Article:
President Donald Trump will make a cost-cutting opening budget offer Monday that will dismiss hopes for a grand budget deal and likely stoke fresh fears of another government shutdown.
Trump will put on paper what the White House has already prepared lawmakers to receive — an audacious plan for sucking 5 percent from the budgets of non-military arms of the federal government, while using an accounting trick to bust beyond set spending limits for defense programs. The 5 percent would be below the fiscal 2019 budget limits for domestic agencies.
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Trump in his budget request also is expected to rekindle partisan feuds over the border wall, project robust economic growth above 3 percent, take longer to balance the books than Republicans have advocated in the past and pay for a new Space Force within the Air Force.
Although the request is merely a messaging document, the president’s posture will contribute to apprehension about a government shutdown, some seven months before federal funding runs out again on Sept. 30.
On Capitol Hill, even Republicans are saying the president will need to come to the realization that the GOP must give some ground this year to Democrats, who hold the House majority and 47 seats in the Senate. But the Trump administration wants to hold fast to its mission to slash spending.
“Congress wants an automatic big-spending deal, and now they’re upset because they lost their favorite talking point that the president’s budget assumes a caps increase,” a senior administration official speaking on background said Saturday, referring to an increase in budget limits set eight years ago. “Congress hasn’t grappled with their spending addiction since 2011, and the administration is forcing the conversation before the debt crisis worsens.”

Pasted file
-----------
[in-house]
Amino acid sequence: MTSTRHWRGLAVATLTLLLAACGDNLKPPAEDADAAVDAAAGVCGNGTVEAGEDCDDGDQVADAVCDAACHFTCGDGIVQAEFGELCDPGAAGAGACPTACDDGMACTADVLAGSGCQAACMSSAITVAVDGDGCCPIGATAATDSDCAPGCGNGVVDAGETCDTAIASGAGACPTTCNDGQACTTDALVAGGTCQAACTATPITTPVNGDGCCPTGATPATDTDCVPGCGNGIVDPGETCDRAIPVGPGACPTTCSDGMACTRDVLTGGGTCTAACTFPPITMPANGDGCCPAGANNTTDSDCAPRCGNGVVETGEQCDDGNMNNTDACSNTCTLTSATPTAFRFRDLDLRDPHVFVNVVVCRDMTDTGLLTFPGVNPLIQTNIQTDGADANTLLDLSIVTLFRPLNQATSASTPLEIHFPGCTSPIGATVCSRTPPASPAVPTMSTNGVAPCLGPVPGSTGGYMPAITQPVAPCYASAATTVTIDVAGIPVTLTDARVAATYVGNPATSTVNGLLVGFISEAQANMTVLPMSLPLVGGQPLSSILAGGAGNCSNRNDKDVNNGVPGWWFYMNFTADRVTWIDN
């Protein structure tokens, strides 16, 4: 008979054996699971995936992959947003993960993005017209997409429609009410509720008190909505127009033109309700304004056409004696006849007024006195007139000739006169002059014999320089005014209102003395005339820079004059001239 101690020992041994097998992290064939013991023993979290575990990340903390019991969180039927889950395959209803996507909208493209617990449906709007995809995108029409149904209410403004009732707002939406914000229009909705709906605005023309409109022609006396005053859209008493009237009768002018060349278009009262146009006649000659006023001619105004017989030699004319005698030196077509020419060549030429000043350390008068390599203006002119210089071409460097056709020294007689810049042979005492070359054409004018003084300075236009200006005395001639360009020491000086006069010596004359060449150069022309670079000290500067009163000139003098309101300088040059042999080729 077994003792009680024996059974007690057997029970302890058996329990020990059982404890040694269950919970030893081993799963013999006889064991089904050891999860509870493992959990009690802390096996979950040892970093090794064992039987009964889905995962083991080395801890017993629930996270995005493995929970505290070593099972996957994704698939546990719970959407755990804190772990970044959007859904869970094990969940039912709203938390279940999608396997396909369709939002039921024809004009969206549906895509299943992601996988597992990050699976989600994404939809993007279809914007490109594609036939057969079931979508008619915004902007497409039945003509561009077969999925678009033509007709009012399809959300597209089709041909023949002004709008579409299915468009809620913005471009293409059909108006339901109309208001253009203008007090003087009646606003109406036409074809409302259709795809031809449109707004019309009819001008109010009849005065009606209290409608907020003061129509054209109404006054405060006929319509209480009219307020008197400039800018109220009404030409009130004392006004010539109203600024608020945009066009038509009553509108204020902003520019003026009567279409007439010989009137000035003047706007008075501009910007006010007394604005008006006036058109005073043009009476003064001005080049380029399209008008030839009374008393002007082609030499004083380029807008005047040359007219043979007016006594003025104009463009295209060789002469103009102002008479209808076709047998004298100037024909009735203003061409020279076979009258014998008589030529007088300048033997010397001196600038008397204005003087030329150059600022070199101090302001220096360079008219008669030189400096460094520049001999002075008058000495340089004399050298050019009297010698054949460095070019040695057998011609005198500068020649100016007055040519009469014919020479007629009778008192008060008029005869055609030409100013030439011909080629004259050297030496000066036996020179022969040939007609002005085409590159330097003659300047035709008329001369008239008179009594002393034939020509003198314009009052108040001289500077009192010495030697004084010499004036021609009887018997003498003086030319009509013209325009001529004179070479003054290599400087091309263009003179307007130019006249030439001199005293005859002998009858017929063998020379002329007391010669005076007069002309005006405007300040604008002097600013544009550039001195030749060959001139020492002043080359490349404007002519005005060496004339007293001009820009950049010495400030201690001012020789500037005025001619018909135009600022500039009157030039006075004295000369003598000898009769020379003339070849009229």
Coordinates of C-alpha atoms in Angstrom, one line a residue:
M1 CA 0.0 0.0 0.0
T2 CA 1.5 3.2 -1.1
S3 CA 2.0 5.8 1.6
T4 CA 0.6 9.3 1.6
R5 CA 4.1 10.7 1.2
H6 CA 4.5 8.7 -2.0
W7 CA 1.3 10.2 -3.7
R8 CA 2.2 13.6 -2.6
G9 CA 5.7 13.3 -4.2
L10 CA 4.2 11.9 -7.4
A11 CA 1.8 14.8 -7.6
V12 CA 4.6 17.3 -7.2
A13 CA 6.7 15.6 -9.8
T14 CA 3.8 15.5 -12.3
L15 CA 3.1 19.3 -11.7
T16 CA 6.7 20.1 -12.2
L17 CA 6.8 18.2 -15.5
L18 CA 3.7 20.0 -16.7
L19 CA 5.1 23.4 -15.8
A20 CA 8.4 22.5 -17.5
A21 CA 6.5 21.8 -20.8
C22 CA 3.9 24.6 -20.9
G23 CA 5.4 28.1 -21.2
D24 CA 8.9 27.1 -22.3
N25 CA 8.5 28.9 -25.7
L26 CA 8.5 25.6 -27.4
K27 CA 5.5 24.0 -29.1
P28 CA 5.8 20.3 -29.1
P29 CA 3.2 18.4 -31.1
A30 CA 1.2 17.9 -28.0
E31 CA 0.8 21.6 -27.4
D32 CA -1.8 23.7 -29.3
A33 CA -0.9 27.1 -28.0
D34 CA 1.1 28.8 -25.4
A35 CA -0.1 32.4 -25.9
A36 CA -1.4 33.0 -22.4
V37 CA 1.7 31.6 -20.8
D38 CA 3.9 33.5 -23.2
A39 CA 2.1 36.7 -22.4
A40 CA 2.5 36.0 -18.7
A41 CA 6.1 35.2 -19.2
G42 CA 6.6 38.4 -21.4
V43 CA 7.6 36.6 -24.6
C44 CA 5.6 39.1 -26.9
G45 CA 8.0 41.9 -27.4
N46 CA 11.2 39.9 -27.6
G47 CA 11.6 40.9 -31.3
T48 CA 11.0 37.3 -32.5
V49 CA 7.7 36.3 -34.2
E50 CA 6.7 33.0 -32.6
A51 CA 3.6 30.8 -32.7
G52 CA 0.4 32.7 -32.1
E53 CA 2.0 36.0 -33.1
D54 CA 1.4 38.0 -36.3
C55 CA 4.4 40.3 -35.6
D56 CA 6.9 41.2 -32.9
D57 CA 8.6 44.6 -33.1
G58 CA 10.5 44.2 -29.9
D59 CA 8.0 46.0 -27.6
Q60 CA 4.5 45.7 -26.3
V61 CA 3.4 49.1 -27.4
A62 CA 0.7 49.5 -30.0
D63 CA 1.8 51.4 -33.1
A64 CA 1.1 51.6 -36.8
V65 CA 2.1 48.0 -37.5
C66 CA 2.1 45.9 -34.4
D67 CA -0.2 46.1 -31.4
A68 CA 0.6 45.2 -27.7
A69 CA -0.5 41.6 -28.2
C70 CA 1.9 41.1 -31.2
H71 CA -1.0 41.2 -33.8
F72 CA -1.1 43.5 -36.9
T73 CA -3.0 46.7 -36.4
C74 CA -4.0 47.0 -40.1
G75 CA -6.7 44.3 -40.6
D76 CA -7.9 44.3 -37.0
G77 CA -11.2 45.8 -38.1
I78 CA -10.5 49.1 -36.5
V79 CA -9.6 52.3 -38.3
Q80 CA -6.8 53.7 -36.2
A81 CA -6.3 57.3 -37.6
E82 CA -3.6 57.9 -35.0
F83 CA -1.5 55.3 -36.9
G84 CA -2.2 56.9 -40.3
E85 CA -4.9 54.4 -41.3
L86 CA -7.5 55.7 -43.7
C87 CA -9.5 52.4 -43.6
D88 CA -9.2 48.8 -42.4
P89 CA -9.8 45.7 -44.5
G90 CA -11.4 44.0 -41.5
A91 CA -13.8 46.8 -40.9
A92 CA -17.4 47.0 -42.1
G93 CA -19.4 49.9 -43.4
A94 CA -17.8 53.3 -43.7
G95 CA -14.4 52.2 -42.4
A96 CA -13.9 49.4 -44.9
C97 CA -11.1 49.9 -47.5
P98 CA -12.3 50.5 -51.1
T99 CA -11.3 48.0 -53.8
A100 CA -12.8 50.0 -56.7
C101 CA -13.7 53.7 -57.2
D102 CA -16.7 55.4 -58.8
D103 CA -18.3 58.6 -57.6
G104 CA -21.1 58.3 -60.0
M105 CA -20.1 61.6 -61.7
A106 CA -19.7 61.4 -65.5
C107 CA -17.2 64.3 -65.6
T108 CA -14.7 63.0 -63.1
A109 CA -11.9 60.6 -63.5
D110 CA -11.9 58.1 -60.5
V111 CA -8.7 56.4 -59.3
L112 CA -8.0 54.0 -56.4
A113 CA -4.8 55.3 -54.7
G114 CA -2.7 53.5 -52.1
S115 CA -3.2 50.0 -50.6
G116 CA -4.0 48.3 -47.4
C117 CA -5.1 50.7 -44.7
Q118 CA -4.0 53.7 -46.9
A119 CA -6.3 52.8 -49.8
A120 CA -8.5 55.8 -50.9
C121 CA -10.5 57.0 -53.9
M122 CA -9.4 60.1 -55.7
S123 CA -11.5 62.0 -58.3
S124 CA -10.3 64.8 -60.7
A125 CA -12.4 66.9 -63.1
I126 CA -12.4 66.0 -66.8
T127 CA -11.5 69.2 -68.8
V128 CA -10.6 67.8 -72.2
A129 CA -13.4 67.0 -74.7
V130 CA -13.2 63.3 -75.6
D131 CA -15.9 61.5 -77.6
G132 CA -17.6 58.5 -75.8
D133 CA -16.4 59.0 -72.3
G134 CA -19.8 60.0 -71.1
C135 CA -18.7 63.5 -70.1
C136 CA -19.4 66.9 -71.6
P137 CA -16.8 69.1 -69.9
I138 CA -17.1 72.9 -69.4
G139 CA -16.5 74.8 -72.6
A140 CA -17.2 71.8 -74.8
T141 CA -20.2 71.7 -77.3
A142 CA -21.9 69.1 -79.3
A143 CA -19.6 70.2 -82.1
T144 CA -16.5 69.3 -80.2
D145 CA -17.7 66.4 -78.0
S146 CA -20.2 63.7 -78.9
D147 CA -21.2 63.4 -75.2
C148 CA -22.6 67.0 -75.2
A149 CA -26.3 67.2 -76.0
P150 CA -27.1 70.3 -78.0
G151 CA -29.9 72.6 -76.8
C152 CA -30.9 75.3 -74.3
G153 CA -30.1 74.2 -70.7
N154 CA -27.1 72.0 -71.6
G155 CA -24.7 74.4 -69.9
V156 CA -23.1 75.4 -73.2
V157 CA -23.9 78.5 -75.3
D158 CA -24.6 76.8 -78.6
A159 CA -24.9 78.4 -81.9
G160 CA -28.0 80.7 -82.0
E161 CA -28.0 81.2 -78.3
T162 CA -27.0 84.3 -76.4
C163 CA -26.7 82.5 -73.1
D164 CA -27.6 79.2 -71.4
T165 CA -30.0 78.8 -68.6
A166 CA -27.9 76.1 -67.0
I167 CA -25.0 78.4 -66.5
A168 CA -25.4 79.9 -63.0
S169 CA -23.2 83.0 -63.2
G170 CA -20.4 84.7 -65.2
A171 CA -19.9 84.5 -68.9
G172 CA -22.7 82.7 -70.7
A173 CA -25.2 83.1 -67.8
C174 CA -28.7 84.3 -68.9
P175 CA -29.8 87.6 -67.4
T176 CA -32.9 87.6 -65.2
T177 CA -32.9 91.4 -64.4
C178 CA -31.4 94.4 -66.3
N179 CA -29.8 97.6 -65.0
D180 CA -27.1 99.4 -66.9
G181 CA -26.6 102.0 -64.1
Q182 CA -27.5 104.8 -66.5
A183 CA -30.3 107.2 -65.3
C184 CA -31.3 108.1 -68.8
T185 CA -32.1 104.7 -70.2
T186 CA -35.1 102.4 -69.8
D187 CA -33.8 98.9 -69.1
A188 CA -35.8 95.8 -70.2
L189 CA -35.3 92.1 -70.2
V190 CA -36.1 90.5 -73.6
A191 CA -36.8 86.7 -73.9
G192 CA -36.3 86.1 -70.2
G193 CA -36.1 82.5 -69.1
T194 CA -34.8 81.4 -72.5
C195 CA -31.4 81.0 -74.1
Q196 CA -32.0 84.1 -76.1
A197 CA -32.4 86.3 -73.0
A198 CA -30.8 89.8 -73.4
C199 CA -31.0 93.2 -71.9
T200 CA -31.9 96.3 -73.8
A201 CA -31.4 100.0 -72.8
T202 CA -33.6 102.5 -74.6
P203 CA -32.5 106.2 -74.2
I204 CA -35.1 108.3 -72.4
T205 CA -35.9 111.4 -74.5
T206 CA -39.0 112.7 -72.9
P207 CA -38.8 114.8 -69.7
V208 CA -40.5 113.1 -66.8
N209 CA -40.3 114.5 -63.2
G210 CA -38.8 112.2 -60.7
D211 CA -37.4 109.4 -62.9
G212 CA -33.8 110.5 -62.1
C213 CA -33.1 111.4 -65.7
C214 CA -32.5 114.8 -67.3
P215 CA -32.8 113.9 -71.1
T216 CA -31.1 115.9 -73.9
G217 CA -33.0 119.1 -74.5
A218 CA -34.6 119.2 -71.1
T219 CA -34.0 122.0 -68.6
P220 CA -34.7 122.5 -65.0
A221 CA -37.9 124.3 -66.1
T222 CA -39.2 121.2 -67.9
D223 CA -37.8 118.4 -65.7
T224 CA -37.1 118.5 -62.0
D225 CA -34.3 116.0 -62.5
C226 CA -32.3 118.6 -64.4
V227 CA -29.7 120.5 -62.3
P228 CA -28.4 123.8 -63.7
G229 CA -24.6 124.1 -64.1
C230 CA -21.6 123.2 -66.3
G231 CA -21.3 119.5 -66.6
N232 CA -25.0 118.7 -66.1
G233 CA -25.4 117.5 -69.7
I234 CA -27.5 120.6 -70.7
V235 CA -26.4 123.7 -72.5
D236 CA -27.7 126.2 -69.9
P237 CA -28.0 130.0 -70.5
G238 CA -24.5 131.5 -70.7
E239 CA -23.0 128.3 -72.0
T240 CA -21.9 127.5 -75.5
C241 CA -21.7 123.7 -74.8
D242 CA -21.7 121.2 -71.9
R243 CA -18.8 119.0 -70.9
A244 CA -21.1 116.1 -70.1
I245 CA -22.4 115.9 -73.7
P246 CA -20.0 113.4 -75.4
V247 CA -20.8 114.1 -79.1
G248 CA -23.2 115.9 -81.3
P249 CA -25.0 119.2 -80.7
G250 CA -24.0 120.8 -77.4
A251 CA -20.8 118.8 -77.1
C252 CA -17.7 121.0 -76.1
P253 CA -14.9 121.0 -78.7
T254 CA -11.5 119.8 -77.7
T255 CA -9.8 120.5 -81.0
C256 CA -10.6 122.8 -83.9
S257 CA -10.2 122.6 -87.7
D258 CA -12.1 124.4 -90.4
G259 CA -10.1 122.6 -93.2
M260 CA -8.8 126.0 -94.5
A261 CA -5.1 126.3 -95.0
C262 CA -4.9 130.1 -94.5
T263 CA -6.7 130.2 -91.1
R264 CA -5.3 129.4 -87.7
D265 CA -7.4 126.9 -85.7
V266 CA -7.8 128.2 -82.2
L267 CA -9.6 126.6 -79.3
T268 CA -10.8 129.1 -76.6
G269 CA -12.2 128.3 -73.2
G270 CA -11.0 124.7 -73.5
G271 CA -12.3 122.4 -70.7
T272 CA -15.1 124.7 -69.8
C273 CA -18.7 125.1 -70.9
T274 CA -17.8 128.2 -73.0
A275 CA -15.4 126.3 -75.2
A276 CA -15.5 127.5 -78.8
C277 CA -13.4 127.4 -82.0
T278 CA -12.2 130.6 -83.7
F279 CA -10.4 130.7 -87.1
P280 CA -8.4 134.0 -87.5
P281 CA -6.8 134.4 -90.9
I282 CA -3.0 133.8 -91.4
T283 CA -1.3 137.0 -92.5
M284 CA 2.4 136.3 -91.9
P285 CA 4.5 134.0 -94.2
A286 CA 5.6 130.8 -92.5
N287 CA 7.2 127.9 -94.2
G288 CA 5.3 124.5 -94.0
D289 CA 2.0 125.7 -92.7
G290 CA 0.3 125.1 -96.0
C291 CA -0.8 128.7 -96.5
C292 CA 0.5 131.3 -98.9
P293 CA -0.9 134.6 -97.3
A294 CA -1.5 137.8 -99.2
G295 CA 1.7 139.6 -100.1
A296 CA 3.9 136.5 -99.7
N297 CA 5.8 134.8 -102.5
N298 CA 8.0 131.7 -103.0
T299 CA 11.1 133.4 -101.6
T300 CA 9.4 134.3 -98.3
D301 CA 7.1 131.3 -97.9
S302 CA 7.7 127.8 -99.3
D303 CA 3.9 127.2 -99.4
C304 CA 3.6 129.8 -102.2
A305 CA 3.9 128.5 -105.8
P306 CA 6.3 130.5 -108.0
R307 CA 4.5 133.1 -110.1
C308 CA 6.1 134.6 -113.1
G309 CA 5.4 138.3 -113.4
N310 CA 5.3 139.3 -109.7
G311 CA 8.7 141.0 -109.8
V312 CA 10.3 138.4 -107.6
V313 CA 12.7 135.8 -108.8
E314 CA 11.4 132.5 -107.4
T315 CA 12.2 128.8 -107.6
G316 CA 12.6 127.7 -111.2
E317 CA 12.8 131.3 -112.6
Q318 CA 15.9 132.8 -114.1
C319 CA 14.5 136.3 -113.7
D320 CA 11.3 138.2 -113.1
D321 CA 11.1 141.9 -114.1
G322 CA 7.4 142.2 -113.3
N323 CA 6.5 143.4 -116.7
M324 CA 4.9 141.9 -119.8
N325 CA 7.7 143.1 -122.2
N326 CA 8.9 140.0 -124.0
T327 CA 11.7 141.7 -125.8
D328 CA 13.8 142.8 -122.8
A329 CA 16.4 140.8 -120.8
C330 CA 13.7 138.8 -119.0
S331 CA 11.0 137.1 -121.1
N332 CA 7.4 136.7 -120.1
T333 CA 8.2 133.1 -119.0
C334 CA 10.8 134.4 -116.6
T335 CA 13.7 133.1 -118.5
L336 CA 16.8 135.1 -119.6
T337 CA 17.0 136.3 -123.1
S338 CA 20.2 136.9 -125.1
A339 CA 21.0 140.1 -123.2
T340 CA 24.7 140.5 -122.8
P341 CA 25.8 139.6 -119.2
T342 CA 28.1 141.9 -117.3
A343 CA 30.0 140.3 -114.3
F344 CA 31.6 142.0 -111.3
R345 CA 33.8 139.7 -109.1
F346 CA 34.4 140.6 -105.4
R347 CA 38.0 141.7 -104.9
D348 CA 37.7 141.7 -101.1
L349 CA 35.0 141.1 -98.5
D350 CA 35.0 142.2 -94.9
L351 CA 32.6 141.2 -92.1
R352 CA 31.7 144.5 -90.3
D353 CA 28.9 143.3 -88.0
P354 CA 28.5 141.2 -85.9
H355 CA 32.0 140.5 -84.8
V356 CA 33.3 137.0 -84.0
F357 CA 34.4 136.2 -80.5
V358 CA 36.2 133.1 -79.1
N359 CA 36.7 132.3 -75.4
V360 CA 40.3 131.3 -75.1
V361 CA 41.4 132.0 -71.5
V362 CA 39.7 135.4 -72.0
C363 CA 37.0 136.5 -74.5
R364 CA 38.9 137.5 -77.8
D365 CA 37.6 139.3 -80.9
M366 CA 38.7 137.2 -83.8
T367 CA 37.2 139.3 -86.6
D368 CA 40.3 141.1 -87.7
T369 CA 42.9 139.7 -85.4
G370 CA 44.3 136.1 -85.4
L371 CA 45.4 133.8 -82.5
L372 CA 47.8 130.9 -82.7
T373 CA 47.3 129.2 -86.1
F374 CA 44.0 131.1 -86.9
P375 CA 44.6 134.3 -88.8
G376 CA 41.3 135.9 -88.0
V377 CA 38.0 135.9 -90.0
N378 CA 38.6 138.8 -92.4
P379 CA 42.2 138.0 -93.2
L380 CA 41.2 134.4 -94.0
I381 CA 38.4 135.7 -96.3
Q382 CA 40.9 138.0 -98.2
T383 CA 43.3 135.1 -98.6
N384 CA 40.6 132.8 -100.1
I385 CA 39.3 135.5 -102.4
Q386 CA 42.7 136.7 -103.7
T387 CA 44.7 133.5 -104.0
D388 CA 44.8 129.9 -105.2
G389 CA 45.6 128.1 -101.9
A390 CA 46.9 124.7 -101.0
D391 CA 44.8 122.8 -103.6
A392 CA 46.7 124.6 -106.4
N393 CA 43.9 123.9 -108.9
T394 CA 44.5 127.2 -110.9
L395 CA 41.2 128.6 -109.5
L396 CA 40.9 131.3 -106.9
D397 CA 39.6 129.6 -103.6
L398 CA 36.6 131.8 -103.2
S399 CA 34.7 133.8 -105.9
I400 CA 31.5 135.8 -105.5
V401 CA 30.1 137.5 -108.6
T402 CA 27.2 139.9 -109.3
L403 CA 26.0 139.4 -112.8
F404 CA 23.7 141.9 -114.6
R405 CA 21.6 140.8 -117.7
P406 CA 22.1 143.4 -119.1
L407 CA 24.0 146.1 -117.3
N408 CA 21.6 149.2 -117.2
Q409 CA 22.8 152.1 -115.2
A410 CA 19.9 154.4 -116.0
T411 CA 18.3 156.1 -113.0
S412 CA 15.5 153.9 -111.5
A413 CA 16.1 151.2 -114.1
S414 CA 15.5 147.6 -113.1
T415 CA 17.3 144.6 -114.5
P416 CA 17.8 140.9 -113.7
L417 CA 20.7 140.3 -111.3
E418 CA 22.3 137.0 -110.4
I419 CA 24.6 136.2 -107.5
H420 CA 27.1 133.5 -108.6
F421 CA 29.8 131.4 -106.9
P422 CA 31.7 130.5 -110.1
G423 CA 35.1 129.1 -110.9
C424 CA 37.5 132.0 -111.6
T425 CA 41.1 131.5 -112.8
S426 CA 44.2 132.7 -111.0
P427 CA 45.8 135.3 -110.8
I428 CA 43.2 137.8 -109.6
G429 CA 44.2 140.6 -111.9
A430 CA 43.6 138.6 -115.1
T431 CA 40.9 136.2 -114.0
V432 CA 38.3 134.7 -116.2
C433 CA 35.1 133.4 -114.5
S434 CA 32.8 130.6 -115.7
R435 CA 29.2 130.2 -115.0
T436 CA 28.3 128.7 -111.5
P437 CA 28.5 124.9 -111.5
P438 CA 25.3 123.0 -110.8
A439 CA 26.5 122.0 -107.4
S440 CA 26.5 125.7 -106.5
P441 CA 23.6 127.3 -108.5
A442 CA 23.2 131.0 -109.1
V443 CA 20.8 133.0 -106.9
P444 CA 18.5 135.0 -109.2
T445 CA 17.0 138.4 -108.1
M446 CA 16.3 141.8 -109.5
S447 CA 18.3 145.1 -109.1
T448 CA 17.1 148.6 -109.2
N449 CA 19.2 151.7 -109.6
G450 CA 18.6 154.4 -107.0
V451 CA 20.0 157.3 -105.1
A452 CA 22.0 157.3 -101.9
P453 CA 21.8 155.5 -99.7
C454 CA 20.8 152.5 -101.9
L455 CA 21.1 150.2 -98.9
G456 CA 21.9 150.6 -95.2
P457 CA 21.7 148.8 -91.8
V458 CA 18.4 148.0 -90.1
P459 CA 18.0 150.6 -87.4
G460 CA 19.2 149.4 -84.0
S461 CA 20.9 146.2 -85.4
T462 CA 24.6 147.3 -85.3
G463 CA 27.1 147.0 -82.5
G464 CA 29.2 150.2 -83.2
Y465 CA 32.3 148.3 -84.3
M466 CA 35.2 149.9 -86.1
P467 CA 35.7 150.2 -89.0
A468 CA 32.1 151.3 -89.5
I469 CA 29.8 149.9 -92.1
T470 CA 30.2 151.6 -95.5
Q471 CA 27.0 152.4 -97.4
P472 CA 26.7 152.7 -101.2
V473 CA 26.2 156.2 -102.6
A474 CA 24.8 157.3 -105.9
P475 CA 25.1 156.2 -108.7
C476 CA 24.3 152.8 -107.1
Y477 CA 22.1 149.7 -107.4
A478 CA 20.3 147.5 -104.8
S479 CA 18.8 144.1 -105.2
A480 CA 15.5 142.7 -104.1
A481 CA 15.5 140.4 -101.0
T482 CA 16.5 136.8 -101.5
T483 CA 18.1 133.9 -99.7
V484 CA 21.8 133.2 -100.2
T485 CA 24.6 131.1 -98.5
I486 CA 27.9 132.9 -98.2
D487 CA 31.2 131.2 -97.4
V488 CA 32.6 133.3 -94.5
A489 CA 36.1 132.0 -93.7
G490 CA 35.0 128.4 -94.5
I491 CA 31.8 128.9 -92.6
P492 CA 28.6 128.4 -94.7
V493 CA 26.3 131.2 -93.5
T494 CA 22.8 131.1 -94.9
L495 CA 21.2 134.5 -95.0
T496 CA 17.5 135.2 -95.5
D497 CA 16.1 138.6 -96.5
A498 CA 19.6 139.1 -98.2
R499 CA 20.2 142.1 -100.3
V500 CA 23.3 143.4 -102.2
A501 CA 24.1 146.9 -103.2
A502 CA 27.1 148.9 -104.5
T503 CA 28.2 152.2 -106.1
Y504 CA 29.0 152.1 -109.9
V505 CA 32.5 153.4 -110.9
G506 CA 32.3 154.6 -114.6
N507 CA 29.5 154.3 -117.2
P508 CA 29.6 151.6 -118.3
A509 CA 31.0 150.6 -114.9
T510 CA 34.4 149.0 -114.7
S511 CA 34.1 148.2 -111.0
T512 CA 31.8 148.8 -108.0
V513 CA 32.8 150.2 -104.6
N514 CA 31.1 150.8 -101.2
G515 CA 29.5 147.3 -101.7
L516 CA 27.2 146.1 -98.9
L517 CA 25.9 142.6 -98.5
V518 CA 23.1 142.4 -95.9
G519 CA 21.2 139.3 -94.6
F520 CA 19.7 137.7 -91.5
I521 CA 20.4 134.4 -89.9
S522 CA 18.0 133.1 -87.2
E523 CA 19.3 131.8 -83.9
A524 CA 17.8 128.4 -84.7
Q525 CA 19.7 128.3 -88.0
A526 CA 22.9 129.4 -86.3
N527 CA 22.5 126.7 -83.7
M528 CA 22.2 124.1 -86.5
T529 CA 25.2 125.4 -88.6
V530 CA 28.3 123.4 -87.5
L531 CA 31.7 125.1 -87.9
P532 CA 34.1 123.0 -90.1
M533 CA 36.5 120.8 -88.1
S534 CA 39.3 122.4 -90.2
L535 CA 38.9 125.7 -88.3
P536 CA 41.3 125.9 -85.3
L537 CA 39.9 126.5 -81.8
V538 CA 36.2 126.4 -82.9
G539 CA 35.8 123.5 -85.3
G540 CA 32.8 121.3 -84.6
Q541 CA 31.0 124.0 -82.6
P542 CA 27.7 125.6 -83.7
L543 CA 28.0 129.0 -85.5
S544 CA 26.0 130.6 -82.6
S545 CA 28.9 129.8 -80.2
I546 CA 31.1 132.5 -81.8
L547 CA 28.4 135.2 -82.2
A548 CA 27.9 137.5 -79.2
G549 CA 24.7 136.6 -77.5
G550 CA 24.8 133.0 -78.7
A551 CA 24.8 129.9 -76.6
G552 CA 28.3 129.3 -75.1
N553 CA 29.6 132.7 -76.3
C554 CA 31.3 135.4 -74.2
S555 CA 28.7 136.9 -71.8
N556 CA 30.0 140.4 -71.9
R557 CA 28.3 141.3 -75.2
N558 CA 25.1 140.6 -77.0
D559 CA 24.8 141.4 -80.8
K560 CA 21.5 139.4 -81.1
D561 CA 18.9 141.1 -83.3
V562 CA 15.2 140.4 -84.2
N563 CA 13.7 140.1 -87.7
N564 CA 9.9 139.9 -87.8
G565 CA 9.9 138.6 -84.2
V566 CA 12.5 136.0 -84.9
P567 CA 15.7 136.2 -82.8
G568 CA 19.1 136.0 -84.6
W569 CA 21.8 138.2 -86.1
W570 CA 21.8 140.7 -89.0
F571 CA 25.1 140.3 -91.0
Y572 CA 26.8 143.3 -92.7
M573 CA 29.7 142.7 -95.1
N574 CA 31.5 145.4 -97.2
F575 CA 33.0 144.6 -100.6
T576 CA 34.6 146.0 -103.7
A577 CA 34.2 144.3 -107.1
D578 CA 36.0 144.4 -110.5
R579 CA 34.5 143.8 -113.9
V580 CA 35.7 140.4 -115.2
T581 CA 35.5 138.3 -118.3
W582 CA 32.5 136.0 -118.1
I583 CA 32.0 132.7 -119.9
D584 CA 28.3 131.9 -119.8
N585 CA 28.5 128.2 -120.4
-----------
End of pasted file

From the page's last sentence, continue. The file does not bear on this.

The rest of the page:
In recent years, Democrats in Congress have insisted that spending increases above the budget caps remain equal for defense and non-defense spending. But Trump administration officials say the president won’t bend this time to those demands of funding “parity.”
Congressional Republicans say that could produce another stalemate and shutdown. “Sorry, you’re elected to deal, you’ve got to deal,” said Rep. Tom Cole (R-Okla.), who chairs the spending subcommittee that funds the departments of Education, Labor and Health and Human Services. “They’re going to all have to compromise … And the longer they delay, the more threatening it will be to the economy, the more likely we are to slide into some sort of confrontation that results in a government shutdown.”
Besides 5 percent cuts below fiscal 2019 caps for non-defense programs, Trump’s budget request is expected to project economic growth of 3.2 percent this year, 3.1 percent in 2020, 3 percent in 2021 and 2.8 percent in 2026, with a 10-year forecast of 3 percent.
The plan will also seek to balance the budget within 15 years, by 2034, rather than bringing spending in line with revenue over the typical 10-year period that’s been a goal for Republicans.
The budget request is expected to restart partisan feuding over funding for a wall along the U.S.-Mexico border. Although the administration has not said how much money the president will propose for that project, the request is expected to be substantial enough to evoke the same kind of rebuke from congressional Democrats that led to the veto threat that spurred the 35-day shutdown that began just before Christmas last year.